Welcome to the focus of my blog for the next ten days! That's right! For the next ten days I'll be giving a one a day countdown of the top ten Video Game Soundtracks of all time. Of course, it's all according to me, but I had some ground rules to guide me, as well as some handy stats on hand.
The whole thing got started on a forum, where people were posting their favorite game soundtracks, and I decided to once and for all (as of March 2010) figure out what I saw as the 10 best game soundtracks ever made. So now, after three weeks of making certain I was comfortable with my decisions and double thinking myself, I have reached my conclusion. Now, before I give you the #10 spot, let me give you the basis of my decisions.
First of all, did I enjoy listening to it both in and out of the game? Could I listen to it without picturing the game, ie, did the music have a life beyond the game itself and the environment therein? Could others listen to the soundtrack and enjoy it equally with no knowledge of the source (I've found this to be an important factor, for some reason people seem to think that despite utilizing symphonies in their creation of music, games music must be no more advanced then three different beep notes)? Effectively, did the music stand alone? Then I had to ask how advanced the music was, in terms of complexity and musical skill. What reaction did it draw from listeners emotionally? Lastly, I checked to see if I had the soundtrack. I'm an avid music fan, and if something strikes me as good, I will get it, and as such I have dozens of game soundtracks (for games I've never played, natch). That I would load a soundtrack onto my MP3 player and listen to it gave an item great weight. Once I had my first list (of 40+ albums) I cross compared until, after 2 weeks, I had the top ten.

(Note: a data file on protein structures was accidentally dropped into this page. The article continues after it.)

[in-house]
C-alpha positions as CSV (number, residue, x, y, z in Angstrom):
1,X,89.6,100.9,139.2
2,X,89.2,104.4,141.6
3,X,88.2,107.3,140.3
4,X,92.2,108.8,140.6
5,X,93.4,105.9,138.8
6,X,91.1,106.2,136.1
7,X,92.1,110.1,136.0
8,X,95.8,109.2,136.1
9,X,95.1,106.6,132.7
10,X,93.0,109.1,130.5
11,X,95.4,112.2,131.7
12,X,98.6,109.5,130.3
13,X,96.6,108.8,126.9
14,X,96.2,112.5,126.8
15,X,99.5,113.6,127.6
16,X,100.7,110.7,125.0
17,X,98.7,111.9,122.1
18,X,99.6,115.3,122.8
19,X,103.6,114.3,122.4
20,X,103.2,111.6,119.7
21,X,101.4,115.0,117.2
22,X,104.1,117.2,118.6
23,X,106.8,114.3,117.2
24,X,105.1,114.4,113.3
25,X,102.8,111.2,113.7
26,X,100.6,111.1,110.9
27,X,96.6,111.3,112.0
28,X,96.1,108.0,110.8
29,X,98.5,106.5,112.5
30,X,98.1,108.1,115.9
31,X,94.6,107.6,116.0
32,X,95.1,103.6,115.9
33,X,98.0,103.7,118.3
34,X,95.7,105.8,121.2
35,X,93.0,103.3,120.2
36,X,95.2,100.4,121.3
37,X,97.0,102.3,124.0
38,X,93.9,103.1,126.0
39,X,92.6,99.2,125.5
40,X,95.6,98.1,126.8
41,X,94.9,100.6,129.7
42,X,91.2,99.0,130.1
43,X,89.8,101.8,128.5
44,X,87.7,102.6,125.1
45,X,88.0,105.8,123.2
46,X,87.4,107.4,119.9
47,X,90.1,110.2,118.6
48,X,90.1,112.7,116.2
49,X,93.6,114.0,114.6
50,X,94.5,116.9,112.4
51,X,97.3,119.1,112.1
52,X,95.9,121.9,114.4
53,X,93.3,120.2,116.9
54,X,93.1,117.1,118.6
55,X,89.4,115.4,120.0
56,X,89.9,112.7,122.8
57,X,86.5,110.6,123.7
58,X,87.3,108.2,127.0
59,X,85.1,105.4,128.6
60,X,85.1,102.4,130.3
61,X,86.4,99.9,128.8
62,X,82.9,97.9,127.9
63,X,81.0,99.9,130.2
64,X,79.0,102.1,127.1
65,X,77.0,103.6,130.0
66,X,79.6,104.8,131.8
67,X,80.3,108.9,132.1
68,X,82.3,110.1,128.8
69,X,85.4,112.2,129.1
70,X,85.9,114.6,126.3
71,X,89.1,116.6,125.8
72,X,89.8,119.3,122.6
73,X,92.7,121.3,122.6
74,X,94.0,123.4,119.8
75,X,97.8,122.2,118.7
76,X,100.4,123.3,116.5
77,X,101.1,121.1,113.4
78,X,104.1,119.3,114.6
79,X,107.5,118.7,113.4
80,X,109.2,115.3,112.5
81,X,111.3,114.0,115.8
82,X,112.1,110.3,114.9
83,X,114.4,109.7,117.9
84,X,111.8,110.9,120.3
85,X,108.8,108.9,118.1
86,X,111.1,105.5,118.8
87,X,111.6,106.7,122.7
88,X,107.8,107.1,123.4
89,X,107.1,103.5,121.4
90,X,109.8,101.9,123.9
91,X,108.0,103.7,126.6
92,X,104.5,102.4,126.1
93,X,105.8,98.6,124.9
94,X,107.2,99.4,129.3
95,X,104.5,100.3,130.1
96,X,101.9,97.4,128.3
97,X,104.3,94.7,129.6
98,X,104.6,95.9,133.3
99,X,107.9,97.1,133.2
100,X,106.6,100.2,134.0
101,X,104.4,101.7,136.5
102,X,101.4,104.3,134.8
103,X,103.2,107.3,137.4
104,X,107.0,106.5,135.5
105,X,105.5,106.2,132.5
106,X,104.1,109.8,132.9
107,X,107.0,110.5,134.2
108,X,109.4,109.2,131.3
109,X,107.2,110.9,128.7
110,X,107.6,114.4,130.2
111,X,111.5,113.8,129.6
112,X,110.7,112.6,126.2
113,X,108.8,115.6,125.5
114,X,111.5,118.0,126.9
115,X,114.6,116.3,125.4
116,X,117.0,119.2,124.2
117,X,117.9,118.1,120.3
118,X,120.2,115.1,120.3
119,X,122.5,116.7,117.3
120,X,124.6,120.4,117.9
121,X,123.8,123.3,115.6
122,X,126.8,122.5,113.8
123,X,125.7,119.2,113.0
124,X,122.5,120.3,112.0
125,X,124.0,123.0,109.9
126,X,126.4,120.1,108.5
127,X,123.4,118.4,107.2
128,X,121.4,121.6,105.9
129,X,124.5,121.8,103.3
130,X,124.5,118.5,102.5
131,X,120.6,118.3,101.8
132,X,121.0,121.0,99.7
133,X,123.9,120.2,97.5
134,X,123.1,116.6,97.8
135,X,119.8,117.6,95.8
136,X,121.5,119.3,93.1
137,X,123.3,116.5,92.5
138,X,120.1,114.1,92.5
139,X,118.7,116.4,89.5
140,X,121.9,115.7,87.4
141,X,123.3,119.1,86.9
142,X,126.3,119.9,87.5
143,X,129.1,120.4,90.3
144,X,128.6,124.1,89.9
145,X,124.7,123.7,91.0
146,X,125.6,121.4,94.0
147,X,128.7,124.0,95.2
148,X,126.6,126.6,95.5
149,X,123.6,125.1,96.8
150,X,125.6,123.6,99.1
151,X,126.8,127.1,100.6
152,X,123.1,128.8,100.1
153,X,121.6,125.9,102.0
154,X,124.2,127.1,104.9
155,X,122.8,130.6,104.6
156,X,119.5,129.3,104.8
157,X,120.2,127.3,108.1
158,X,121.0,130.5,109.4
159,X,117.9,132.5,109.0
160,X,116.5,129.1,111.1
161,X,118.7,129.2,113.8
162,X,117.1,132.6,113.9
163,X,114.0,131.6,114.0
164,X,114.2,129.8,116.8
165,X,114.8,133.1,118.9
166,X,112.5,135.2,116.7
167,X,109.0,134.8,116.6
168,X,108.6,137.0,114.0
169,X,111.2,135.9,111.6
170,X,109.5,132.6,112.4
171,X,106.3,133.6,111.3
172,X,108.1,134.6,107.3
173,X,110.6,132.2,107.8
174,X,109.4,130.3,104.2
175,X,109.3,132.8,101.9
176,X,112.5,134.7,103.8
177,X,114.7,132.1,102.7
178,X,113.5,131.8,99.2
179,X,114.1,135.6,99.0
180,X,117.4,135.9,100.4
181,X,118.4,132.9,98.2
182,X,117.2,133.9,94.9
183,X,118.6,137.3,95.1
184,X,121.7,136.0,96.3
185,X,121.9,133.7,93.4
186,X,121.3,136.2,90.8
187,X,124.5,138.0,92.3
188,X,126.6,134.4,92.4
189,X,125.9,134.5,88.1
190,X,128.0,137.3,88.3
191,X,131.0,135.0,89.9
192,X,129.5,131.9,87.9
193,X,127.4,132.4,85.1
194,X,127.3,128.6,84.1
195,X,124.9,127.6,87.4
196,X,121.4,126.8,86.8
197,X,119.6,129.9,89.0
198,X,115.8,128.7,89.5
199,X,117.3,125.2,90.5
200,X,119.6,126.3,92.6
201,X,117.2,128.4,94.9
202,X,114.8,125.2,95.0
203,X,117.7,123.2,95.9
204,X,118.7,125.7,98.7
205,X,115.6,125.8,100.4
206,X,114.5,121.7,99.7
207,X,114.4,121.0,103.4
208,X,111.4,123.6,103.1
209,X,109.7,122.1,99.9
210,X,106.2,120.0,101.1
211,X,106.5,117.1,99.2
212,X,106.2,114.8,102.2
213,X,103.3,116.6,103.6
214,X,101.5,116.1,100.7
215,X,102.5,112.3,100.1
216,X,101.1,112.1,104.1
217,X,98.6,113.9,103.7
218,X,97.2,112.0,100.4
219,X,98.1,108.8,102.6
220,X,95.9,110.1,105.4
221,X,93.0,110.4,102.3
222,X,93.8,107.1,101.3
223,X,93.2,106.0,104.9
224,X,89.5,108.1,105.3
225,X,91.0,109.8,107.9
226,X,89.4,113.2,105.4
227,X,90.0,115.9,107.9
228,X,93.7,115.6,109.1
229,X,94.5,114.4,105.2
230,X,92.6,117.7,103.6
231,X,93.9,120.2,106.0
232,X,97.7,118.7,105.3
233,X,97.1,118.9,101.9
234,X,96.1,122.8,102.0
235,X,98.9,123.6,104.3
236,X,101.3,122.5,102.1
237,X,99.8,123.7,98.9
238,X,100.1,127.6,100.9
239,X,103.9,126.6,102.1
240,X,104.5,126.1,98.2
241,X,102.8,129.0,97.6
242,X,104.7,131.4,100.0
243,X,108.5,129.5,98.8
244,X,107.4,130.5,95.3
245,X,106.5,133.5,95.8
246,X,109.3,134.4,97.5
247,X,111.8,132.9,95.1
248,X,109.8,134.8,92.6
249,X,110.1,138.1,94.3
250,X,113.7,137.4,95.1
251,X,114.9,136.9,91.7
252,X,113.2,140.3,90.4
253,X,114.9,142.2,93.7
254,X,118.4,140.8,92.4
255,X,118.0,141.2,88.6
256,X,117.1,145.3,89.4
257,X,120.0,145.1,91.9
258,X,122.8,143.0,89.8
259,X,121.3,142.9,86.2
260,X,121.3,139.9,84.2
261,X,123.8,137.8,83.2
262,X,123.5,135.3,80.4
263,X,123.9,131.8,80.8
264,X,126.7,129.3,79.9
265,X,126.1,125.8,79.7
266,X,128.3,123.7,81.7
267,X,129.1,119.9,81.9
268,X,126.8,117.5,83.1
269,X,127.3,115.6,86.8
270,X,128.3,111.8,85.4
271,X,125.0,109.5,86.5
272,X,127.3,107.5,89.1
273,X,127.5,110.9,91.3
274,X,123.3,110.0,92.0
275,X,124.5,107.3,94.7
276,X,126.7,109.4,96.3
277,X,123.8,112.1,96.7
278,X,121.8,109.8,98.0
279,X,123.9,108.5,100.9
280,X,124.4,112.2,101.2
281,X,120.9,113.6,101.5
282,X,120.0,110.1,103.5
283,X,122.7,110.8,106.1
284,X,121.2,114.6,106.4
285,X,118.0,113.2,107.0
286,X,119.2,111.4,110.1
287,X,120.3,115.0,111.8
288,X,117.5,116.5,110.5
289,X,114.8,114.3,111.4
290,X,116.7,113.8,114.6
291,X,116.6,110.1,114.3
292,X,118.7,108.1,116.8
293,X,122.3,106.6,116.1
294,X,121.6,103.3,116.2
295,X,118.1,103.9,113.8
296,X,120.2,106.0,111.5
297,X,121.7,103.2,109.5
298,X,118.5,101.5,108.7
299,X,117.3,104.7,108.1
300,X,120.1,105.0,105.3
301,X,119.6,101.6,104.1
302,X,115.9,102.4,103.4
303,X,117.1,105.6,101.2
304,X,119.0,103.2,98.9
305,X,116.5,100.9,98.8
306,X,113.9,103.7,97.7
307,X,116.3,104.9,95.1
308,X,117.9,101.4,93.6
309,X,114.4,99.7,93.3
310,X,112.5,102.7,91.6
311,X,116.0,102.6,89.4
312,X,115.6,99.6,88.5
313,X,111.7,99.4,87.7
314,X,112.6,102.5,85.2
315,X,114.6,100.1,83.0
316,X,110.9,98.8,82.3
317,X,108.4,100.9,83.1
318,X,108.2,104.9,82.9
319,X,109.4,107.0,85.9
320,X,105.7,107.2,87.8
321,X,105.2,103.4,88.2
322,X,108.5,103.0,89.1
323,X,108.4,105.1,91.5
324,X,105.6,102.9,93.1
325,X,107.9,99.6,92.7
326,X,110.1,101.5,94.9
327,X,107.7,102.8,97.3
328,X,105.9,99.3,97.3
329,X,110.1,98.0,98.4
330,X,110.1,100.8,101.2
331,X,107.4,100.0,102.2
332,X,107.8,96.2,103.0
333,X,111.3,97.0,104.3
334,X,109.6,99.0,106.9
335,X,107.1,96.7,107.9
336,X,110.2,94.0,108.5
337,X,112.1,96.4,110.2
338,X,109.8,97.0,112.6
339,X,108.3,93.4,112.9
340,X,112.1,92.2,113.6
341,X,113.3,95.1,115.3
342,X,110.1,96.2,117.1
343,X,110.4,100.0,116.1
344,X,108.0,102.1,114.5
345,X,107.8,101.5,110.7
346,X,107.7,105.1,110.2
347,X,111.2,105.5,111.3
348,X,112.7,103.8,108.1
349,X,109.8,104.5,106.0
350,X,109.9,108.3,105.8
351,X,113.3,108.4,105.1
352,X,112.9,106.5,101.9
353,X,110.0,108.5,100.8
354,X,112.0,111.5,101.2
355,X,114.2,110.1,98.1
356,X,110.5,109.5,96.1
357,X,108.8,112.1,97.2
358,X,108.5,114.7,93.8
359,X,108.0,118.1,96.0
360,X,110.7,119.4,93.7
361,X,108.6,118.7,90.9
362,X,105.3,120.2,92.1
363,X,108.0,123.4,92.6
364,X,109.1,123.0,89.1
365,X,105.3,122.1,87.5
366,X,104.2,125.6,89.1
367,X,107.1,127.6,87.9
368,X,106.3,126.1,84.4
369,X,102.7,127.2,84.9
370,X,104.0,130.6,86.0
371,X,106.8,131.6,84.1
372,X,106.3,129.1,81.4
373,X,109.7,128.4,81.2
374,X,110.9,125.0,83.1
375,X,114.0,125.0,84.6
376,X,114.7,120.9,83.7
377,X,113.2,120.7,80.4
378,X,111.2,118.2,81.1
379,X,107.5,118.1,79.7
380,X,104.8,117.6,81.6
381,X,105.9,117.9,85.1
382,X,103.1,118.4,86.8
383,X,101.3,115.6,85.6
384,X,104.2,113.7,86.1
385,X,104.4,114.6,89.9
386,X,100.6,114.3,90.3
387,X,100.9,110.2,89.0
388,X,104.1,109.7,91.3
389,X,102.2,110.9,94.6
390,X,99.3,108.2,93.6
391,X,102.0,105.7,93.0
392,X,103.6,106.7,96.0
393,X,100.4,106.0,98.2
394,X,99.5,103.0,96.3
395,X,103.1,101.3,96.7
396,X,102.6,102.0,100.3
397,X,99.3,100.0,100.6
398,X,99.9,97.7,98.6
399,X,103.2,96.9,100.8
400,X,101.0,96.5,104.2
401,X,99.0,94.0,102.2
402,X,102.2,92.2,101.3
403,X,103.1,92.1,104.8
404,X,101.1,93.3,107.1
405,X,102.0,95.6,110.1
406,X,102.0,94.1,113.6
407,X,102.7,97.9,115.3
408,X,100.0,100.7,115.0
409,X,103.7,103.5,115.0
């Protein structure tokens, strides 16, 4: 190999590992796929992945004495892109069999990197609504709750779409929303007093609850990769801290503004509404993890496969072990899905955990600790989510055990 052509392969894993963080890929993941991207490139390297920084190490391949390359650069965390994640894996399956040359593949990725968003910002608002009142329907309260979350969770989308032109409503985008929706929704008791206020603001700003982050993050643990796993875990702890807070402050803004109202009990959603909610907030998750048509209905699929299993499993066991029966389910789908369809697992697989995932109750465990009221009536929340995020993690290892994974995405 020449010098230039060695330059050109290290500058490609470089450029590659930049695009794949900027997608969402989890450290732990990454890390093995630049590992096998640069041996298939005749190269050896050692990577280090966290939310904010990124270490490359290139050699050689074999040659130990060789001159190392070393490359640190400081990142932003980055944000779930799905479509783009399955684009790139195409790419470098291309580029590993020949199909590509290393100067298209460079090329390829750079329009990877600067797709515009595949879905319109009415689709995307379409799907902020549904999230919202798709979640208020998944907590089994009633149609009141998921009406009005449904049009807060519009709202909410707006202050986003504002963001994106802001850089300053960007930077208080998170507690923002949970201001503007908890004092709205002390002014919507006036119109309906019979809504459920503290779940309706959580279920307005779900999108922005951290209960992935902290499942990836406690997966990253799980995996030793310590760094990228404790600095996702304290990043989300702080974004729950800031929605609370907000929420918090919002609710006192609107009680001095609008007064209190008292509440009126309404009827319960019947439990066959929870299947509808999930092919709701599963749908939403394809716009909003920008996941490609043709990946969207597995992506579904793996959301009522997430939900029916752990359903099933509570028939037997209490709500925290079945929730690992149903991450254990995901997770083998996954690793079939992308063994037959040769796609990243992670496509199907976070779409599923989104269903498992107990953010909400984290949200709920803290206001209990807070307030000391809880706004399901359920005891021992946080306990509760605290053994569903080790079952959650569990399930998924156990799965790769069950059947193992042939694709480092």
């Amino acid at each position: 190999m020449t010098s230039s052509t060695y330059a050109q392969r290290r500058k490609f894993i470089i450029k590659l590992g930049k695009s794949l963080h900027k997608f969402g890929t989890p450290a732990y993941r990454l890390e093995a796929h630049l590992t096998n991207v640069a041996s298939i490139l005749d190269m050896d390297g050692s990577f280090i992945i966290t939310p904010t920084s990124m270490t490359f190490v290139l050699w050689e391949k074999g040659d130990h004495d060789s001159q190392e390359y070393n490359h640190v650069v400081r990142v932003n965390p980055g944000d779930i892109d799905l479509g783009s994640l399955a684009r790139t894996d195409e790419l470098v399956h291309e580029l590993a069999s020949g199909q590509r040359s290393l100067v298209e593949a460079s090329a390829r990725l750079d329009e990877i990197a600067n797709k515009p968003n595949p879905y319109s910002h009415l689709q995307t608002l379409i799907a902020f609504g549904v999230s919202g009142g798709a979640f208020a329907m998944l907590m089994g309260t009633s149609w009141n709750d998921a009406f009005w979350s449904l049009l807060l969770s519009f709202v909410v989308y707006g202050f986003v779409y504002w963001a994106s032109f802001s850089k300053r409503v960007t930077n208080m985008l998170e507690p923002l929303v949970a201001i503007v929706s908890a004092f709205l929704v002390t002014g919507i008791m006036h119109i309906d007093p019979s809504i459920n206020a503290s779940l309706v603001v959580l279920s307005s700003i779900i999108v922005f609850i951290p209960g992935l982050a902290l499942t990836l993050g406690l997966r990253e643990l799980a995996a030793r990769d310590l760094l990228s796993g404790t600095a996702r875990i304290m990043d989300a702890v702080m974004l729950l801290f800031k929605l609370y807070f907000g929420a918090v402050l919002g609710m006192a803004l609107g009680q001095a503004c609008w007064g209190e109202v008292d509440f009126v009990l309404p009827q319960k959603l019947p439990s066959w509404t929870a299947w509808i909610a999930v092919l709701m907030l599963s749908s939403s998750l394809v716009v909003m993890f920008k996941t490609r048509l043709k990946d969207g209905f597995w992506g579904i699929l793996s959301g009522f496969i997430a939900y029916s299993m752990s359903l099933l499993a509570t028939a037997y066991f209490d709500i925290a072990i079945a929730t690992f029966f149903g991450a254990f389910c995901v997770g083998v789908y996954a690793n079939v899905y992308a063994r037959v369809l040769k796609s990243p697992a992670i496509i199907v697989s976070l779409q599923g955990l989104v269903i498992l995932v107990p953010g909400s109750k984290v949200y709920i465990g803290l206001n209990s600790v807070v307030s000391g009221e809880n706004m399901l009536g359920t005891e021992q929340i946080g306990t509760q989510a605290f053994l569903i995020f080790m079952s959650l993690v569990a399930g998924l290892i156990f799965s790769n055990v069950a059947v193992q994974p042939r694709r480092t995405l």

So, without much further yammering, I give you:
Number 10: Command and Conquer: Red Alert 2
The number 10 spot was a hard fought place, and there were several other very good soundtracks that fought for this position, but in the end, Frank Klepacki's absolutely memorable mix of Industrial-rock and funk won the day to win the number ten spot.
For those of you who never played Red Alert 2, it was the sequel to the much loved original, and once again, Westwood Studios brought back Frank Klepacki to create the singularly epic soundtrack to wage war to. After his experiments with smoother and more ambient music in the previous title, Command and Conquer: Tiberian Sun, Klepacki decided to return to the roots of the series with faster, more rapid beats and groovy near dance tracks with a mix of Industrial-rock and industrial funk. One wouldn't think that Industrial-funk would make for a great battlefield symphony, but it just works.
Red Alert 2 earns its spot on the list with some truly epic song mixes, including what was quite possibly the best song of the entire series, Hell March 2, the sequel piece to the first games main theme. What ultimately let Red Alert 2 beat out the other eager hopefuls for the #10 spot however, was the sheer volume of the music it presented. Every song is enjoyable and memorable, and fun to listen to without a knowledge of the game, a feat many of the number 11's just couldn't match. Years after I haven't played the game (not due to dislike, but a lack of support for modern OS's....thanks EA, you suck) I still love mountain biking, working or just plain rocking out to Red Alert 2's epic soundtrack.
Number 10: Command and Conquer: Red Alert 2.
Tomorrow: Number 9!
Comment's welcome. Agree? Disagree? Tell it!